A well-judged extension has given this colourful kitchen the wow factor

Deciding to add on and open up two small rooms has created the perfect space for these homeowners to entertain in

Dining area with mustard coloured walls and mid-century style furniture
(Image credit: Future PLC / Adelina Lliev)

Updating a modern property that hasn’t been touched in years is always a challenge. The process of choosing what to keep and restore, remove or replace can make you feel like you’re on a hamster wheel of decision-making.

For this homeowner and her husband, what was clear was the importance of creating a sympathetic connection between the new extension ideas and the original building. A change of plans has helped them realise a space that enhances the characterful features of the 1930s house. It adds more room while ensuring period characteristics aren’t overshadowed by modern conveniences.

Grey/green coloured kitchen with large island, crittall-style glazing and wishbone-style bar stools

(Image credit: Future PLC / Adelina Lliev)

Making concrete plans

‘The house was pretty awful when we first saw it; central heating hadn’t been installed and the upstairs WC didn’t work,' says the homeowner. 'It needed a full rewire as the original 1930s electrics and fuse box were still in place. The living room floor was bouncy, and when we removed it we realised water had been coming into the property and the joists had collapsed.

'We made the decision to concrete the entire ground floor rather than just the kitchen, which we hadn’t planned for initially. But it then made sense to lay underfloor heating. As we removed the wall between the kitchen and the dining room, there weren’t many options for places to hang radiators, and it’s such a big space, it’s the best way to heat it.’ 

Open-plan kitchen with yellow steel beams and American-style fridge-freezer

(Image credit: Future PLC / Adelina Lliev)

Getting expert help

‘We found our architect, Helen Yeadon of YellowDoor Architecture, through friends. She was able to help us sketch out ideas and suggestions for the houses we viewed. This way we knew what we could do with certain spaces and see whether the properties were viable for renovation. She lives very close to us, so she project-managed the build as we lived over two hours away in Buckinghamshire at the time.

'The architect had worked with the builder we used before, and she also introduced us to PAD, who did our kitchen. Part of my brief for the kitchen was that we needed somewhere that could house my collection of more than 100 cookery books — the aim is to eventually build a shelving/seating area for them in a recess we created.’ 

Galley-style kitchen with large island, grey/green units and a view towards Crittall-style windows and doors

(Image credit: Future PLC / Adelina Lliev)

Deciding to extend

‘Originally, we weren’t going to extend the property at all because it was a good size. We even got planning permission to just knock through. Before we put the tenders out to the builders, we realised it’d be better to extend now rather than in five or 10 years. We wanted a spacious room with a large island, and the original plan made the space tight.

'We do a lot of cooking and like having people over — we wanted it to be open and sociable. We went back to Helen and asked her to change the plans, and I think that was the best decision we made.'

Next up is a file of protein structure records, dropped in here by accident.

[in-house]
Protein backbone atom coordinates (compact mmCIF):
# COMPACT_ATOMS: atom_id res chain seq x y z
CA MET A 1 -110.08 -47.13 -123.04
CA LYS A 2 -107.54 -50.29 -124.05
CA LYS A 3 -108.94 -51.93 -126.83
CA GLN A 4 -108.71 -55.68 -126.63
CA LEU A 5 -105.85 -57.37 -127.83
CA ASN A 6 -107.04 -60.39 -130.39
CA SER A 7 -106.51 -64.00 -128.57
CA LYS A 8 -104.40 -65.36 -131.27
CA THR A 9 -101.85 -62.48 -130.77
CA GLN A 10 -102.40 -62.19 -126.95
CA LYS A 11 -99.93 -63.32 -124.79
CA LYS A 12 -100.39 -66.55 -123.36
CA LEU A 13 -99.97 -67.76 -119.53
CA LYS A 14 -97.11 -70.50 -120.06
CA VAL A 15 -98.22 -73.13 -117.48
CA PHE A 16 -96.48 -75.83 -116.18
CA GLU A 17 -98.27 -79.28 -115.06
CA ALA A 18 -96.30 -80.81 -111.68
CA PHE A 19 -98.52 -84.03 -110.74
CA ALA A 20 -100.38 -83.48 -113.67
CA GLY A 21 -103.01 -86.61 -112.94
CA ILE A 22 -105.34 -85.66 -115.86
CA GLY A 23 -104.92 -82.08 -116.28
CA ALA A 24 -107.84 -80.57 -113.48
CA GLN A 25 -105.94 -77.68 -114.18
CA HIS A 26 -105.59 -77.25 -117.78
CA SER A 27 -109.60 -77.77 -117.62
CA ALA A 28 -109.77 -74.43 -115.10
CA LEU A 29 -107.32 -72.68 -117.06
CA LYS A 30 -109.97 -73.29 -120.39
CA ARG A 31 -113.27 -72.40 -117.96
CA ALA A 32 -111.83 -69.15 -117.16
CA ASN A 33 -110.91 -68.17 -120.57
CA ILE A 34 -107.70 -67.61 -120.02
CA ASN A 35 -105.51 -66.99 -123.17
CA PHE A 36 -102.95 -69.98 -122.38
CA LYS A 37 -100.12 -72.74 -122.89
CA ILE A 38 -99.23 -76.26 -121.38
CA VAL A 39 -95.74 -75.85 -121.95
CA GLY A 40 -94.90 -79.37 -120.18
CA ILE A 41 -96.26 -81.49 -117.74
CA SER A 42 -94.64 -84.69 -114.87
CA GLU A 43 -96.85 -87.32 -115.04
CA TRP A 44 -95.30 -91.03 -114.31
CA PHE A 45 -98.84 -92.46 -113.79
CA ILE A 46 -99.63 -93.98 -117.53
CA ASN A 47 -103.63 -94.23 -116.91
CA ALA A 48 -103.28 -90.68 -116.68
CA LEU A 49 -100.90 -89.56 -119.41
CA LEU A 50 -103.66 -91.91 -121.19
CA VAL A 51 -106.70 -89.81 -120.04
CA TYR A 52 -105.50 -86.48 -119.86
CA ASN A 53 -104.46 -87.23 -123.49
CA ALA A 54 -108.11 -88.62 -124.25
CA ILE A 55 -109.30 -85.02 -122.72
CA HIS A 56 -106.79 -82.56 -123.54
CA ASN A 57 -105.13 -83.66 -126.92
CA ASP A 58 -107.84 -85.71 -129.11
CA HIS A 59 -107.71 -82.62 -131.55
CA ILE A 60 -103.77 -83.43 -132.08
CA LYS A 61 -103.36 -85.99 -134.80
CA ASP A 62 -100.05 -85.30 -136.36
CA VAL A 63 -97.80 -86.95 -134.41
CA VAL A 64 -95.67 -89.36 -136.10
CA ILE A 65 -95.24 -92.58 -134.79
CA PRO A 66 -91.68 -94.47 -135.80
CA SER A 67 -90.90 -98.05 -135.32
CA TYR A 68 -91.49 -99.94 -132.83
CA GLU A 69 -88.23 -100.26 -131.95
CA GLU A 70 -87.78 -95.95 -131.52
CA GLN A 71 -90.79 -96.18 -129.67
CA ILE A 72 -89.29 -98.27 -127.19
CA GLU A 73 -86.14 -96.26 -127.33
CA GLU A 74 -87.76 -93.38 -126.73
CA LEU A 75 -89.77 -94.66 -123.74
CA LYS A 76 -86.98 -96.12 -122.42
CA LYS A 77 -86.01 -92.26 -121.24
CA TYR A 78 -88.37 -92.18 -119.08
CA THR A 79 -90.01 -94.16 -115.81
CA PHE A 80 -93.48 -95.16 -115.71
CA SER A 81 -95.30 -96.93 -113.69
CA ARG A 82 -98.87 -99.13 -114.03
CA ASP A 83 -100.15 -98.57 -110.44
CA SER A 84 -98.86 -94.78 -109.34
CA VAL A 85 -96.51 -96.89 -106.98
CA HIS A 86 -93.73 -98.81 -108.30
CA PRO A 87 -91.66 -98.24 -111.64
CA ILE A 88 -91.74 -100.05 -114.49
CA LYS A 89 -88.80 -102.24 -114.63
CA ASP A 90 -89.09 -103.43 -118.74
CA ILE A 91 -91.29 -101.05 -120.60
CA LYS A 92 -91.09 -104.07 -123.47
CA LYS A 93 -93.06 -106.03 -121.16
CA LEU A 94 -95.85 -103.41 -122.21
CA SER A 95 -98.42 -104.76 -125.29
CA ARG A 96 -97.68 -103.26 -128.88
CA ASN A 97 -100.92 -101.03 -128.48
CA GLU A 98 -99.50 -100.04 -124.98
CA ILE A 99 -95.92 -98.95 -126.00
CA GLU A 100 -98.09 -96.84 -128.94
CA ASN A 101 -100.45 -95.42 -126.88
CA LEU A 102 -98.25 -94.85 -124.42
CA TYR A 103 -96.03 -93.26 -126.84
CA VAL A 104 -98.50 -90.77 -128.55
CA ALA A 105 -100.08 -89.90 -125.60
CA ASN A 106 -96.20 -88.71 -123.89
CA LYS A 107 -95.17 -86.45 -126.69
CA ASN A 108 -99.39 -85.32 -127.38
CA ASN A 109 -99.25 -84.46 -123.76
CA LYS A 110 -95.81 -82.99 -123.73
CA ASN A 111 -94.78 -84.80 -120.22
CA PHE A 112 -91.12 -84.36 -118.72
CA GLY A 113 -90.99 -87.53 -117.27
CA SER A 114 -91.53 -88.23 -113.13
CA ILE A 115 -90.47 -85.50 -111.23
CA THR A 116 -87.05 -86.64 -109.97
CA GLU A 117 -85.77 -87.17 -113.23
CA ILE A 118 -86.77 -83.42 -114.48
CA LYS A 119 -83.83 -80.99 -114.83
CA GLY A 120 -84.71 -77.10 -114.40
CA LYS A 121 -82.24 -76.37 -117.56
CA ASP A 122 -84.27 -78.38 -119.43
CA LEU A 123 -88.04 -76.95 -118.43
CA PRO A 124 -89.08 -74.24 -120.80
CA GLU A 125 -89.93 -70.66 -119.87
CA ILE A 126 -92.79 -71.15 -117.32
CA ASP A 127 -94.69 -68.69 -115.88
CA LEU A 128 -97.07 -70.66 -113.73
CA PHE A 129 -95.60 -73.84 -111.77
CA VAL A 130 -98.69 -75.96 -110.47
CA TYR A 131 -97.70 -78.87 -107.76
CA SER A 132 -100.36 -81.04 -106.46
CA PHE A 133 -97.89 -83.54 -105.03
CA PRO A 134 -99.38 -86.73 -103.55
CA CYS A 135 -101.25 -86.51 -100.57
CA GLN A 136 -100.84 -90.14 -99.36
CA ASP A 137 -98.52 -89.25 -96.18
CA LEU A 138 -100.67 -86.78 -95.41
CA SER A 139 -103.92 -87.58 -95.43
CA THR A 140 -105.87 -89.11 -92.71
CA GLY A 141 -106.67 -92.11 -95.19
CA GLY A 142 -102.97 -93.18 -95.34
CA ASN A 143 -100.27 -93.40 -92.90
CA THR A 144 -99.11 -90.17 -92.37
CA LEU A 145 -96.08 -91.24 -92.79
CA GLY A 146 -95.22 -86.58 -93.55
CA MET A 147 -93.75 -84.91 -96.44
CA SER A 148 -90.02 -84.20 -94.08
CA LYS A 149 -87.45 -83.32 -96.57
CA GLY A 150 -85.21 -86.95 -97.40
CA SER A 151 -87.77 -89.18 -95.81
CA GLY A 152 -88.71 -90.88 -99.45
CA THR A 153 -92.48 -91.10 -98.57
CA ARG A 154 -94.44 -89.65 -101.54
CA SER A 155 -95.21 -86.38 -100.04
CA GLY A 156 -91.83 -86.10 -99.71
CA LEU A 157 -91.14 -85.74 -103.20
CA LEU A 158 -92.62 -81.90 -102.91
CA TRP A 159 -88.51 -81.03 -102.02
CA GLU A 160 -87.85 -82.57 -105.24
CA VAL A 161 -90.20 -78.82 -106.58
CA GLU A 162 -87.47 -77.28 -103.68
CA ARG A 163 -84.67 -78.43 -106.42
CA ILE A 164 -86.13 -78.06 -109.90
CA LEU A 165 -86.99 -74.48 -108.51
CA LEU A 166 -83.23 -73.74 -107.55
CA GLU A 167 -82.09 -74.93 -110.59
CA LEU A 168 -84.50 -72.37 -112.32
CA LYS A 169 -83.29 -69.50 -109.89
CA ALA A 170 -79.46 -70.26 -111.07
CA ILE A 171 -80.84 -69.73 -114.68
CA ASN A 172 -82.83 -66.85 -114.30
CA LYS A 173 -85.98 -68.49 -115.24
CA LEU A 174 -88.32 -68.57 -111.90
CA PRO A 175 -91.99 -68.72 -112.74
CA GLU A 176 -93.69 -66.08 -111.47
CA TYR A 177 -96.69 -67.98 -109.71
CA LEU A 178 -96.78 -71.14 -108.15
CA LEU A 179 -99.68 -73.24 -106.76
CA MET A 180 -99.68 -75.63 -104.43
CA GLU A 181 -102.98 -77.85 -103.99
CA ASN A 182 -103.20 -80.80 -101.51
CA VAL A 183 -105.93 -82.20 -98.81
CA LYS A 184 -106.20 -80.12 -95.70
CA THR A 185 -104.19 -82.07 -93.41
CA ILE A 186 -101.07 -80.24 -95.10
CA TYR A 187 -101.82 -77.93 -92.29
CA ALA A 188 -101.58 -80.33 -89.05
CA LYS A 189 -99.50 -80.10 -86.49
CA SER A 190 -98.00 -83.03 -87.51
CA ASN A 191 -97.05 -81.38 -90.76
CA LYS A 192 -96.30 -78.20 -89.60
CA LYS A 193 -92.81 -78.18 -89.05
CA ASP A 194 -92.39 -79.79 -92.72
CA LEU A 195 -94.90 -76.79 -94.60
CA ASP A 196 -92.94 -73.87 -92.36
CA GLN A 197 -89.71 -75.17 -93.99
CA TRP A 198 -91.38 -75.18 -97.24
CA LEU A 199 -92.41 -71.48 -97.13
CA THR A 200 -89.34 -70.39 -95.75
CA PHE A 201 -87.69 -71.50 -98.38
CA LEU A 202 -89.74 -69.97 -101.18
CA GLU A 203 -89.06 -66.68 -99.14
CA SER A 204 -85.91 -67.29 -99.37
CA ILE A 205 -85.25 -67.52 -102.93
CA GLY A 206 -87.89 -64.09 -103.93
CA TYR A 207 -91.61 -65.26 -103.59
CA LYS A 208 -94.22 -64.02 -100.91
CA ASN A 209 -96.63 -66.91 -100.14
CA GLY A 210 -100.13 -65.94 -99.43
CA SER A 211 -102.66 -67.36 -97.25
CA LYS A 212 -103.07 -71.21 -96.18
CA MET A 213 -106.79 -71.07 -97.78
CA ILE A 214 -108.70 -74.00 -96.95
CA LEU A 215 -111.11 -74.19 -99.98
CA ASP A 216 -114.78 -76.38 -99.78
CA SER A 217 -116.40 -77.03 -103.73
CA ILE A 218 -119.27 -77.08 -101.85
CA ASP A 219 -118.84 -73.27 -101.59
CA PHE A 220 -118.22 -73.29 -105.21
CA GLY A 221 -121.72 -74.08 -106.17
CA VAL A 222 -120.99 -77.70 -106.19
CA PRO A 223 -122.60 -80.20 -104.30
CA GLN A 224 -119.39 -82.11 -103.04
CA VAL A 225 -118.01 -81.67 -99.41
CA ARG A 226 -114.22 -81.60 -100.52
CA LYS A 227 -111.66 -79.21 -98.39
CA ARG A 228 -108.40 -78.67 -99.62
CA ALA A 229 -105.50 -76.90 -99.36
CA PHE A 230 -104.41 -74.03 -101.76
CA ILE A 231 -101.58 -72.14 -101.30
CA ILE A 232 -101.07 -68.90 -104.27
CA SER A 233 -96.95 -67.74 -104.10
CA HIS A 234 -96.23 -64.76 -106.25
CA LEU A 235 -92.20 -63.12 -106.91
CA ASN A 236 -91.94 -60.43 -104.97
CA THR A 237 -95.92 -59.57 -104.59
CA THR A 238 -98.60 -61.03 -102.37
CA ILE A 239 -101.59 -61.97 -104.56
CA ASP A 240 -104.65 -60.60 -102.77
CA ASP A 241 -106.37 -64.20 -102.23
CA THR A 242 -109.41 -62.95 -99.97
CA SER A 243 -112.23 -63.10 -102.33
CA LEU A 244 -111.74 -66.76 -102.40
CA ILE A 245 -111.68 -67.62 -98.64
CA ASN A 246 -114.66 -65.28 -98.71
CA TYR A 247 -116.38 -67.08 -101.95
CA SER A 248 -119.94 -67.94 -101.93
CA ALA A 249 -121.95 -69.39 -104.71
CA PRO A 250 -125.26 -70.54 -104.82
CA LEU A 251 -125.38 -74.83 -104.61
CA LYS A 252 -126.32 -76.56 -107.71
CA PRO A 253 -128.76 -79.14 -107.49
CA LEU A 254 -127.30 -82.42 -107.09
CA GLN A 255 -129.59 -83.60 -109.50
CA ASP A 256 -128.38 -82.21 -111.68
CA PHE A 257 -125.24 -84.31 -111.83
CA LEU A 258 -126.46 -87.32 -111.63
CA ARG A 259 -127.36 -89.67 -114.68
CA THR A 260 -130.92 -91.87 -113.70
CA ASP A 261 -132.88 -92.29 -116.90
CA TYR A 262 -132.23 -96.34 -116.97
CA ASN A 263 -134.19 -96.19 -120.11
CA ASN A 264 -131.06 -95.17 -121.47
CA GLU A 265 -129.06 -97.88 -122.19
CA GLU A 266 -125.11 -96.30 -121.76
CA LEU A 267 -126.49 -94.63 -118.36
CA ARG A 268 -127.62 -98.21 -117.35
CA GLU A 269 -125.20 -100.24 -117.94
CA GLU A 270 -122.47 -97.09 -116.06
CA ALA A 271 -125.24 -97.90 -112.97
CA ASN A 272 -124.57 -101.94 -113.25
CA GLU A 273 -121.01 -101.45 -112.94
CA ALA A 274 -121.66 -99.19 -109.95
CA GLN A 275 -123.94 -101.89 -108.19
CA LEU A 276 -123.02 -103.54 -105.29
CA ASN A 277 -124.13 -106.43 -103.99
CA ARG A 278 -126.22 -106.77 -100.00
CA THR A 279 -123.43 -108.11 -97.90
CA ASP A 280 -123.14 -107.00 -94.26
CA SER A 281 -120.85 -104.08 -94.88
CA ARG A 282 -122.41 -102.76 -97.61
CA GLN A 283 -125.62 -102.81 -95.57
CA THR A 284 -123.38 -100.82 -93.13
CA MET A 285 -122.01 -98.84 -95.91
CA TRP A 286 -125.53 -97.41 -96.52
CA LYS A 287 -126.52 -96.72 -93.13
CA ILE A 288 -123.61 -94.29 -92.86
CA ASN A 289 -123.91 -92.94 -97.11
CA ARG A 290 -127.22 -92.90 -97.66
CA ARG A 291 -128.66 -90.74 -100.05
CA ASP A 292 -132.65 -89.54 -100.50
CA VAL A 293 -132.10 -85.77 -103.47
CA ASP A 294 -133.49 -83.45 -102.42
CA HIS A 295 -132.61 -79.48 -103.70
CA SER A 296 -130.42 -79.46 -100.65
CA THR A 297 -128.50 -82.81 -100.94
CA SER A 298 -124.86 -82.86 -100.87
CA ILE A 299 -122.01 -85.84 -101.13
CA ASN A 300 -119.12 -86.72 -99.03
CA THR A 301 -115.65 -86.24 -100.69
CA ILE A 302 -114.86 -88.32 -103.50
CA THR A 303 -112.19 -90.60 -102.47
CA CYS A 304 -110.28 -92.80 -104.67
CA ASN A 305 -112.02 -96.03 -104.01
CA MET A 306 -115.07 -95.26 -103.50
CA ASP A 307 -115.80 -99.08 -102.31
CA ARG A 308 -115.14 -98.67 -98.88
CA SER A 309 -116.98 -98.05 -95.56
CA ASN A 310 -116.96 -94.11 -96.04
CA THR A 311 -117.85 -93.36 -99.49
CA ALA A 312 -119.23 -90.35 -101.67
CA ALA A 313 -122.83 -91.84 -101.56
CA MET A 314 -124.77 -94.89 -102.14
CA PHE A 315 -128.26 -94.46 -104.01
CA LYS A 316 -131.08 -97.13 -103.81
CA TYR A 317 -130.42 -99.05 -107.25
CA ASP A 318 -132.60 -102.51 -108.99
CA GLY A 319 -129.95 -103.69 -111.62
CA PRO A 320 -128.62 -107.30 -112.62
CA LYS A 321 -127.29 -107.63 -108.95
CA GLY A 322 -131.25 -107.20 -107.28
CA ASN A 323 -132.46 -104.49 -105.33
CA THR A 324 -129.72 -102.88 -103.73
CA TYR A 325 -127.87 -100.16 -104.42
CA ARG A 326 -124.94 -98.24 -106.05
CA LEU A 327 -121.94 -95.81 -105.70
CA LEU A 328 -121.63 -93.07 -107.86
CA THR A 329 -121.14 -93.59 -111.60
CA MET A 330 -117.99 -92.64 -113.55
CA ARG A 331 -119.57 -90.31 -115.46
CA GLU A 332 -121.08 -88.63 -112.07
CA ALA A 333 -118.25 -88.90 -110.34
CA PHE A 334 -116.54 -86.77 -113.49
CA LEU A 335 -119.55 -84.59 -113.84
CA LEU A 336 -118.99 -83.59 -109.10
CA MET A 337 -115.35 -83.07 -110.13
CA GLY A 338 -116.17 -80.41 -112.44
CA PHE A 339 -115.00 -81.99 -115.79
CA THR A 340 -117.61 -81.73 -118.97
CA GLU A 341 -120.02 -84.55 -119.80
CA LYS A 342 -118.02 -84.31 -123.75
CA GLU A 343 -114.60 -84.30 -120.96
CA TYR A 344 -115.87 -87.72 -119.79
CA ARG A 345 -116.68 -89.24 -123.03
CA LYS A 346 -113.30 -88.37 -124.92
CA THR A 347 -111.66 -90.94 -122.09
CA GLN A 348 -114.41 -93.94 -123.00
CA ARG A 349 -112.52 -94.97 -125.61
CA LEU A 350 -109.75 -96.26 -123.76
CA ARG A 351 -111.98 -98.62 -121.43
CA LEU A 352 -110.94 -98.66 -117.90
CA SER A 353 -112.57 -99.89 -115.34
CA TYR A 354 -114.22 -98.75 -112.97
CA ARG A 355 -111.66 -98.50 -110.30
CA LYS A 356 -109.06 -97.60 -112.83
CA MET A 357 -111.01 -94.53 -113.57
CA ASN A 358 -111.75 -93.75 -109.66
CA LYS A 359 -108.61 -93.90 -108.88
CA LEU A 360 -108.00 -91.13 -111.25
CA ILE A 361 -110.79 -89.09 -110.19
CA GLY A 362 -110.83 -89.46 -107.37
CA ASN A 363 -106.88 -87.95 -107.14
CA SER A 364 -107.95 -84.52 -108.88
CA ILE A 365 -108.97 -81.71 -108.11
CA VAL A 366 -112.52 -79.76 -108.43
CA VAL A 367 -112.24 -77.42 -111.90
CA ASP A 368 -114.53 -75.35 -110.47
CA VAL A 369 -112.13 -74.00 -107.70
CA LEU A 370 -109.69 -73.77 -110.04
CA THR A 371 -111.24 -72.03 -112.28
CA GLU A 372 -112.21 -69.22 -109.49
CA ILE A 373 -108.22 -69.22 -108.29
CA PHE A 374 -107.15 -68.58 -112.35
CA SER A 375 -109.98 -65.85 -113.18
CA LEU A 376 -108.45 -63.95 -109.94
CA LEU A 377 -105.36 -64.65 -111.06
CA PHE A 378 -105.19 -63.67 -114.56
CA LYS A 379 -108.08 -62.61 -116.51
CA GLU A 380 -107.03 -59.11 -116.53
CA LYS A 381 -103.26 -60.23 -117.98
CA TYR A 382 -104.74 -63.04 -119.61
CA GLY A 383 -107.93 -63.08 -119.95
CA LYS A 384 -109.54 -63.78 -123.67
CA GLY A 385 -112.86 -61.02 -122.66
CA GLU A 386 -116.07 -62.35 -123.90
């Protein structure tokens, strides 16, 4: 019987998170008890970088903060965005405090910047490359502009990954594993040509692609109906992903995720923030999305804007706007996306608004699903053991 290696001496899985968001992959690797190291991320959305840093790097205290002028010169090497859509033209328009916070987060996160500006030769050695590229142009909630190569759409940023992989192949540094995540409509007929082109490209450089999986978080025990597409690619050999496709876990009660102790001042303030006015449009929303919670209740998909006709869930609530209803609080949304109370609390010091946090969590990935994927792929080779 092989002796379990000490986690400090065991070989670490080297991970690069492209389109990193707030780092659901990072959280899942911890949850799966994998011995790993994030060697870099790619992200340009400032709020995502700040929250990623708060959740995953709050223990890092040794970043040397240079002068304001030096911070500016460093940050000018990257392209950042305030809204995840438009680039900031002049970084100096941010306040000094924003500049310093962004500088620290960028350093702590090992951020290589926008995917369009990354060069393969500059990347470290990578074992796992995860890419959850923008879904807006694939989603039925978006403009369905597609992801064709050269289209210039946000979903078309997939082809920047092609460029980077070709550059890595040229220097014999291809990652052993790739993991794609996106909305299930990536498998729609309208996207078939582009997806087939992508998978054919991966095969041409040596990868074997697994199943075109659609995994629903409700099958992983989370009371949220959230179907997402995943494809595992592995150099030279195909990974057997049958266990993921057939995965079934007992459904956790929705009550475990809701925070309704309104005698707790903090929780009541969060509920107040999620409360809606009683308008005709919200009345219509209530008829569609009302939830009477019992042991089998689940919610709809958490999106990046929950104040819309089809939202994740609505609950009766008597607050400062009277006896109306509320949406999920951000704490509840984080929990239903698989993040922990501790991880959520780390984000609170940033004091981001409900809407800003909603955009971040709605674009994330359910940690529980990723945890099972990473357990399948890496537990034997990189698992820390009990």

Outside view of a single-storey kitchen rear extension on a detached house

(Image credit: Future PLC / Adelina Lliev)

Designing storage

‘I had a clear idea of what I wanted the kitchen to look like; I wanted it to be dark green Shaker style. The majority of the units are standard, but the larder is bespoke. It is brilliant as I prefer to have things tidied away, but it is a very easy and accessible space.

'PAD were very careful to spend time going through what we do in the kitchen and what we have. For instance, we have a glass cupboard as we have a lot of glassware.

Open kitchen shelves with a display or ornaments and cookery books

(Image credit: Future PLC / Adelina Lliev)

Pitching in

'The house was unlivable in once the work started, so we stayed at my grandmother’s in Buckinghamshire once construction got underway.’

'‘Our builder did all the building work and the finishes in the kitchen, dining room and upstairs bathroom, but we decorated the rest of the house. My parents helped us a lot, and we’d all drive down to London and spend the weekend decorating. We did this over a period of 12 weeks, and it meant that the house was finished once we moved in.'

Dining area with mustard coloured walls and mid-century style furniture

(Image credit: Future PLC / Adelina Lliev)

Bringing in colour

'We were able to save money by getting paint for some of the rooms on Facebook Marketplace, when people changed their minds or had some left over. We also sold some of the spare tiles and brassware left over from the build. We colour-matched in a lot of the rooms to save on costs, which has worked out really well.

'Helen pushed us to be adventurous with colour and have the exposed steel beams in yellow. It really makes the room, and it’s the thing people always comment on. We’ve been here more than a year now, and it’s been good to have people in the kitchen and not feeling like they’re in the way.’

Ifeoluwa Adedeji

Ifeoluwa is a writer currently based in Milan, Italy. She speaks Italian, French and Yoruba. She grew up in London and has studied and lived in France and Nigeria.

Ifeoluwa is a regular contributor to leading UK homes and interior titles including Real Homes, Ideal Home and Period Living. She was the launch editor of the travel website Culture Trip and continues to write travel, beauty and lifestyle features. Ifeoluwa also works as a voiceover artist and as a copywriter, helping small companies improve their content offering.